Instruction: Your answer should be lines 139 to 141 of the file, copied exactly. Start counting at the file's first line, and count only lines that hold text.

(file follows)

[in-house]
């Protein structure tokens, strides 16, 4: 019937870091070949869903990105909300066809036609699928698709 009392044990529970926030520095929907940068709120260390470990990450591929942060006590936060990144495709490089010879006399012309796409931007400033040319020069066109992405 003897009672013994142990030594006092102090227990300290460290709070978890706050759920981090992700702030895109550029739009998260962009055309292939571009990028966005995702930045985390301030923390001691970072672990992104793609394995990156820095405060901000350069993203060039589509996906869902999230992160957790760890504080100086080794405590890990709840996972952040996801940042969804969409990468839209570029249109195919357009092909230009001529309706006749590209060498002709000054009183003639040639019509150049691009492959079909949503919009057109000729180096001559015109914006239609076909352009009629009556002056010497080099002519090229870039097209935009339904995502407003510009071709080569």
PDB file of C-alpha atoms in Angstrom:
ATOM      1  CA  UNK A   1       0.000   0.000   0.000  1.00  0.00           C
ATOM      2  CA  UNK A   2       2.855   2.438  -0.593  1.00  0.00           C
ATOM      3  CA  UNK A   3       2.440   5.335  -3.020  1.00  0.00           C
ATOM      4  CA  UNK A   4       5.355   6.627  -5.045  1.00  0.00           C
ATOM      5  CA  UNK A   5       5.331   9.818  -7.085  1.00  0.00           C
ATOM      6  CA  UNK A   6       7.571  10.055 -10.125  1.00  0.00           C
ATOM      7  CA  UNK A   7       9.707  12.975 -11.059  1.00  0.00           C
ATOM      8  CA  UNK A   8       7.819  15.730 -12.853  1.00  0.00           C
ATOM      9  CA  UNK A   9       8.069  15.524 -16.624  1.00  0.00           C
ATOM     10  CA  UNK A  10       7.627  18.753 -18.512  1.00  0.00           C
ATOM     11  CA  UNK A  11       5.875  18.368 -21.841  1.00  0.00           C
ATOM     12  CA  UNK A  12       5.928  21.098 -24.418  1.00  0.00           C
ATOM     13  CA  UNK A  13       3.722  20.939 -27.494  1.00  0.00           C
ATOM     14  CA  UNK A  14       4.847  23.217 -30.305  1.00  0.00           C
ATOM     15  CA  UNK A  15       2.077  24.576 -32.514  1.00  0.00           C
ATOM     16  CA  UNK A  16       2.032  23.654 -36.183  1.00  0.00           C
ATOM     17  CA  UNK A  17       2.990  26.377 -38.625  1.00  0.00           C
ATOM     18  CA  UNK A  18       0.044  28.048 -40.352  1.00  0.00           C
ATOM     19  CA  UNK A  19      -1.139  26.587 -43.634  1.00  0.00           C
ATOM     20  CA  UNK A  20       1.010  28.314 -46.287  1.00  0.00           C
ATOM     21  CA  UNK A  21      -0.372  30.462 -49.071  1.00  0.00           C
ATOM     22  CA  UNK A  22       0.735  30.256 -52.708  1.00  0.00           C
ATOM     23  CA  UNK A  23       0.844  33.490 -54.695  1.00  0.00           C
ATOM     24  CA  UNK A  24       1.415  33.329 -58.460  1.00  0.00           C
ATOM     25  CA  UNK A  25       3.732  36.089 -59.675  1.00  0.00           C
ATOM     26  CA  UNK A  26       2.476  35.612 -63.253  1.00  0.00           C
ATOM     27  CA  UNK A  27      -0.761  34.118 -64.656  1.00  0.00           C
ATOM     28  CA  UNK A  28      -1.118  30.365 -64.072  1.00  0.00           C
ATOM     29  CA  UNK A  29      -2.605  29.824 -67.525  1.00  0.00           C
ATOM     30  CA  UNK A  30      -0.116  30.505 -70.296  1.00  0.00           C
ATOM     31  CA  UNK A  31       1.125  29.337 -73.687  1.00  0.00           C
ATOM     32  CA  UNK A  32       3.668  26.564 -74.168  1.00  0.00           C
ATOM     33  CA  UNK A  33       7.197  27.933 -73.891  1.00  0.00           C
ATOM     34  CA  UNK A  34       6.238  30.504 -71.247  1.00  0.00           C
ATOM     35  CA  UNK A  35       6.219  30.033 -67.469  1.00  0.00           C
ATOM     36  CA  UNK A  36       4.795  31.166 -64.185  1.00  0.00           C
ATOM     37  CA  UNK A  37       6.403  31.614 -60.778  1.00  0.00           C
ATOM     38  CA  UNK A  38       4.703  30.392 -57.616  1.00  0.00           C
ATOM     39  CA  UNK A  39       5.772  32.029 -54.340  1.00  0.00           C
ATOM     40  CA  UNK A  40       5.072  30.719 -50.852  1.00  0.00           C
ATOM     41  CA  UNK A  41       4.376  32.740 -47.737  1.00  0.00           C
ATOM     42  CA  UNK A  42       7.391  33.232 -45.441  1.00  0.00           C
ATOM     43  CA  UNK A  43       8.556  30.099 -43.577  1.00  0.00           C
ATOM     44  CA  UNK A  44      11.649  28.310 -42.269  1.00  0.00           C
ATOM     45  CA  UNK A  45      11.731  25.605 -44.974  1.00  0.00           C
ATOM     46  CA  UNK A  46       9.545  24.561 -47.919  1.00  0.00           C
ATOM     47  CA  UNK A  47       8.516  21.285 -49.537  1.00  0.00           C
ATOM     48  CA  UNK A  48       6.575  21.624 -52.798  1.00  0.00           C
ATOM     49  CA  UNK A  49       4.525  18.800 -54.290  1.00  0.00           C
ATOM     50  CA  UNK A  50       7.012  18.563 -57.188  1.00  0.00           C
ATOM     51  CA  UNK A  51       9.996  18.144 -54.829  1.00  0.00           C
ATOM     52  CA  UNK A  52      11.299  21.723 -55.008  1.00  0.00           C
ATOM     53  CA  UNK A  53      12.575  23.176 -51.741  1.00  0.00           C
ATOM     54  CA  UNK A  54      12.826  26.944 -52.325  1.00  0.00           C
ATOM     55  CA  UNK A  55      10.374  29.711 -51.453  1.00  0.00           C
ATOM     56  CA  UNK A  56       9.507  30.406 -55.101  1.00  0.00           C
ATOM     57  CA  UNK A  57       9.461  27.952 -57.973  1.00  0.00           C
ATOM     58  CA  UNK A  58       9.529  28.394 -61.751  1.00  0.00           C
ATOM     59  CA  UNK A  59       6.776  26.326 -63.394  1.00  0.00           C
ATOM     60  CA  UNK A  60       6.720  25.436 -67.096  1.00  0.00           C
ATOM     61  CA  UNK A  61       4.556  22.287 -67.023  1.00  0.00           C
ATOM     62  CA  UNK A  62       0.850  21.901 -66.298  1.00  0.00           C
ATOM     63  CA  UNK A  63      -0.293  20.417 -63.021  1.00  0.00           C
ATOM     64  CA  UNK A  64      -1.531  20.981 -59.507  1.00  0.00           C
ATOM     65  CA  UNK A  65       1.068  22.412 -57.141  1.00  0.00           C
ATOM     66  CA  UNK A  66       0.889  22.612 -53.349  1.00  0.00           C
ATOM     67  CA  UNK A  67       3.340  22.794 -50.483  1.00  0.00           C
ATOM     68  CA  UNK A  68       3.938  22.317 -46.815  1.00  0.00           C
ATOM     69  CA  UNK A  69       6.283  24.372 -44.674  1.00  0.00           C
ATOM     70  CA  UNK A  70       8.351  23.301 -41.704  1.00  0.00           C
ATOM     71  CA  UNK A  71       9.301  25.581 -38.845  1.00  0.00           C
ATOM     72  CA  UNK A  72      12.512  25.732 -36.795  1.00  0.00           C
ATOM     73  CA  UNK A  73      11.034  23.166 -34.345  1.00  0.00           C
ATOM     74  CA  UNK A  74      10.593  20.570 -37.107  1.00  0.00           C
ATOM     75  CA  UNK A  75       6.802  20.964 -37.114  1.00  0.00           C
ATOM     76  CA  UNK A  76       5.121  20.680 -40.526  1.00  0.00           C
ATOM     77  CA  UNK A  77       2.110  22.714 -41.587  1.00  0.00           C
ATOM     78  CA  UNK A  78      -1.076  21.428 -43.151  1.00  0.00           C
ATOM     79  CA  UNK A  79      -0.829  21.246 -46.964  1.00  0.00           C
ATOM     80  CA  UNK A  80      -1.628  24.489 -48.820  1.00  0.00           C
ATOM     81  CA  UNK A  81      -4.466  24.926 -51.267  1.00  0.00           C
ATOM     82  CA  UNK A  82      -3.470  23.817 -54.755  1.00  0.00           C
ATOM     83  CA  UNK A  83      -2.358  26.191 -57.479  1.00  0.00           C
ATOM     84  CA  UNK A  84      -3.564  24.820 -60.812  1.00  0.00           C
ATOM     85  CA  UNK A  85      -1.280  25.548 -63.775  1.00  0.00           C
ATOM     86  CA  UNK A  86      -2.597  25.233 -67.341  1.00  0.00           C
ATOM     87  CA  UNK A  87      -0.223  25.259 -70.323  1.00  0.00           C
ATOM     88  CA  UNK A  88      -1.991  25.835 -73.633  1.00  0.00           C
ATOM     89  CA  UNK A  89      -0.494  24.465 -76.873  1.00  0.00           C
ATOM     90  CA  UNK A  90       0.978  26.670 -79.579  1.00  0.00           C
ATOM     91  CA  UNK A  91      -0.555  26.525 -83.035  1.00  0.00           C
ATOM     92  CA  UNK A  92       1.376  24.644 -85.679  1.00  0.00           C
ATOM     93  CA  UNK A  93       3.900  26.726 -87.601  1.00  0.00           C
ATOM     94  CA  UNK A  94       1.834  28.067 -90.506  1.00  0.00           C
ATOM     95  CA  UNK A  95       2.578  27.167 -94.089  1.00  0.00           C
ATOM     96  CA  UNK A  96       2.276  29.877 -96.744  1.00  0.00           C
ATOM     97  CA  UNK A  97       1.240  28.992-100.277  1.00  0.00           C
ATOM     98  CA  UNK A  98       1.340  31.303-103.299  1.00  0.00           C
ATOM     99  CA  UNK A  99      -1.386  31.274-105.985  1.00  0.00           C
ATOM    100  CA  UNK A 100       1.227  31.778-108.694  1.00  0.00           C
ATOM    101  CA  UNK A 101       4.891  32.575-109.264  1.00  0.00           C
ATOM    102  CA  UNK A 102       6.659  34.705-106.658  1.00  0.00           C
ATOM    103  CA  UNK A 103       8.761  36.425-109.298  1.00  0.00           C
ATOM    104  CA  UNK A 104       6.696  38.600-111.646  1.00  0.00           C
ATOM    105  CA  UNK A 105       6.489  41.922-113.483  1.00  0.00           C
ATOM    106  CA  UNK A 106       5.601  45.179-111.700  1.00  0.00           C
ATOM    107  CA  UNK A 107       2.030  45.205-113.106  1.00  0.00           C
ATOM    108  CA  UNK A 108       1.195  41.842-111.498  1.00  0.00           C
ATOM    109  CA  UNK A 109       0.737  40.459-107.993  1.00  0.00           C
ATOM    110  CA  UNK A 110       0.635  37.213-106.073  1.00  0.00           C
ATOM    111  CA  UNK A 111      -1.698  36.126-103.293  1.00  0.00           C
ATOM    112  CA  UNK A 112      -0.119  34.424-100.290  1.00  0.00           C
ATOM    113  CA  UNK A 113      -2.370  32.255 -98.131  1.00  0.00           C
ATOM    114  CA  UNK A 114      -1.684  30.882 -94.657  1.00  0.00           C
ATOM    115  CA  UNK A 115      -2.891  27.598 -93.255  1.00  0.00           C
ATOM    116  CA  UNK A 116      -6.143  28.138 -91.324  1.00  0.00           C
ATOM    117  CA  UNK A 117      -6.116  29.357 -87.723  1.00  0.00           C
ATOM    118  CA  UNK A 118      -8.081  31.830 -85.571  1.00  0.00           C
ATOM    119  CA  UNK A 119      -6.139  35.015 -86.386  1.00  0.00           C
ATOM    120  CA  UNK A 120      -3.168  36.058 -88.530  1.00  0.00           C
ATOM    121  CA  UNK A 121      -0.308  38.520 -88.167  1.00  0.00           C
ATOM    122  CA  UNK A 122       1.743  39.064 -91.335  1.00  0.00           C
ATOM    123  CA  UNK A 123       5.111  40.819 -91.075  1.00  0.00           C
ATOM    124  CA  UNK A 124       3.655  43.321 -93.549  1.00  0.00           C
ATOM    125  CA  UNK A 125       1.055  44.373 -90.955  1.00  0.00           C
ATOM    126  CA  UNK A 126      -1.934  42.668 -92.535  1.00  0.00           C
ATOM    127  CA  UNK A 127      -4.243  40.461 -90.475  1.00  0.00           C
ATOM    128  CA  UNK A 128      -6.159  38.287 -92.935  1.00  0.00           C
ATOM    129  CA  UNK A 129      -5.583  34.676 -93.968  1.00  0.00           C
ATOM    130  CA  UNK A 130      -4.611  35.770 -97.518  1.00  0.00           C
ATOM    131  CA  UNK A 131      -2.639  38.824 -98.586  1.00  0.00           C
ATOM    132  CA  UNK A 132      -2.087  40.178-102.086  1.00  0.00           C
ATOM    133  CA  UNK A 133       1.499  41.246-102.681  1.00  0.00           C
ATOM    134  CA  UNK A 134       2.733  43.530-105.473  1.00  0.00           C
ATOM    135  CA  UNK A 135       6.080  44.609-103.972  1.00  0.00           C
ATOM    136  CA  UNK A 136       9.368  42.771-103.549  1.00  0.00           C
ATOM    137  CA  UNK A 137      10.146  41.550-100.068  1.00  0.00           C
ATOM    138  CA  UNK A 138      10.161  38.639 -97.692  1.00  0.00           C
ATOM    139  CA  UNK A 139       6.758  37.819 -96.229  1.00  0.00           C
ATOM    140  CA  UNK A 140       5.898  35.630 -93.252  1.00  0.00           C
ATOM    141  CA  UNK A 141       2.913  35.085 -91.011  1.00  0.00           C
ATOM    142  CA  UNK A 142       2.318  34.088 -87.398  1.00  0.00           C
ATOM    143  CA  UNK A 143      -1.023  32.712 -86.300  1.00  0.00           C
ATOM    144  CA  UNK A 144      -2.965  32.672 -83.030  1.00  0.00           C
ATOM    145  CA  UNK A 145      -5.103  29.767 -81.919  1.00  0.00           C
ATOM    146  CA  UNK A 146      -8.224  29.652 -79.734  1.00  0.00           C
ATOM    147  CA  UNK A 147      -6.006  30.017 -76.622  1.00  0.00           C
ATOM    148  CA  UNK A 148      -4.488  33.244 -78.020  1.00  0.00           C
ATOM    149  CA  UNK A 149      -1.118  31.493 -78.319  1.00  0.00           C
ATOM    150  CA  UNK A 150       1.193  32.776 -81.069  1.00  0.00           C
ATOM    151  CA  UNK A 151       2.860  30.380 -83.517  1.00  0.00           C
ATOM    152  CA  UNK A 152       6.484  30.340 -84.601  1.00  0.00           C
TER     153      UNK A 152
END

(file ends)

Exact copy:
ATOM    136  CA  UNK A 136       9.368  42.771-103.549  1.00  0.00           C
ATOM    137  CA  UNK A 137      10.146  41.550-100.068  1.00  0.00           C
ATOM    138  CA  UNK A 138      10.161  38.639 -97.692  1.00  0.00           C